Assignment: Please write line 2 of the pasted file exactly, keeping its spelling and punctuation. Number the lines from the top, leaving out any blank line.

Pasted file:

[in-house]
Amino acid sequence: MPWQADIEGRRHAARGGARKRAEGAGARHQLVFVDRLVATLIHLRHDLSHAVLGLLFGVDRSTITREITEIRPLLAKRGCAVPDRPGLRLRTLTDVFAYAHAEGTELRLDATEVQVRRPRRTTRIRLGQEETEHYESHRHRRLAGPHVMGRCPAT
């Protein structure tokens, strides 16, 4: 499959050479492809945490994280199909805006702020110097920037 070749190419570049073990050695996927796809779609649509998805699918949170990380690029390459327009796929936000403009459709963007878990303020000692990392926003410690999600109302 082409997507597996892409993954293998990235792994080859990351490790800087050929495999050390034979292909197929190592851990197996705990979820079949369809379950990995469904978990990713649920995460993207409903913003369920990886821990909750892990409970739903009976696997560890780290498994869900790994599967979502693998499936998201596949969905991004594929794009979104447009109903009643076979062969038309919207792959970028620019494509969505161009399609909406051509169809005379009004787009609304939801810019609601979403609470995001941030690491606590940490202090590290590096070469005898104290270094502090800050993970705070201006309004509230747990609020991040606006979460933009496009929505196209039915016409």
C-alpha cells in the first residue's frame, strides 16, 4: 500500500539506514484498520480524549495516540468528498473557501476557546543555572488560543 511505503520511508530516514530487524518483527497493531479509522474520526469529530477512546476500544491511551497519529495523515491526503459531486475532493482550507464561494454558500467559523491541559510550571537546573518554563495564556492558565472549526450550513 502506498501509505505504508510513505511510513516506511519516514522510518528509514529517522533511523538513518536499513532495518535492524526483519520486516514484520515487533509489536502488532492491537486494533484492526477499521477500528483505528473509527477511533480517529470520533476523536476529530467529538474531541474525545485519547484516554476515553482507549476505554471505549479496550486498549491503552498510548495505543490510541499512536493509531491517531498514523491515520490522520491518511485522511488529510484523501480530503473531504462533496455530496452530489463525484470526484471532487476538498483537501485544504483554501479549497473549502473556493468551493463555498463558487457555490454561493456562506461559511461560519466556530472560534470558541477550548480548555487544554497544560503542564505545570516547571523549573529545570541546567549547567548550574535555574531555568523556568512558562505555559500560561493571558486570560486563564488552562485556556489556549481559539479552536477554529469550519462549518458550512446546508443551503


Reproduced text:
Amino acid sequence: MPWQADIEGRRHAARGGARKRAEGAGARHQLVFVDRLVATLIHLRHDLSHAVLGLLFGVDRSTITREITEIRPLLAKRGCAVPDRPGLRLRTLTDVFAYAHAEGTELRLDATEVQVRRPRRTTRIRLGQEETEHYESHRHRRLAGPHVMGRCPAT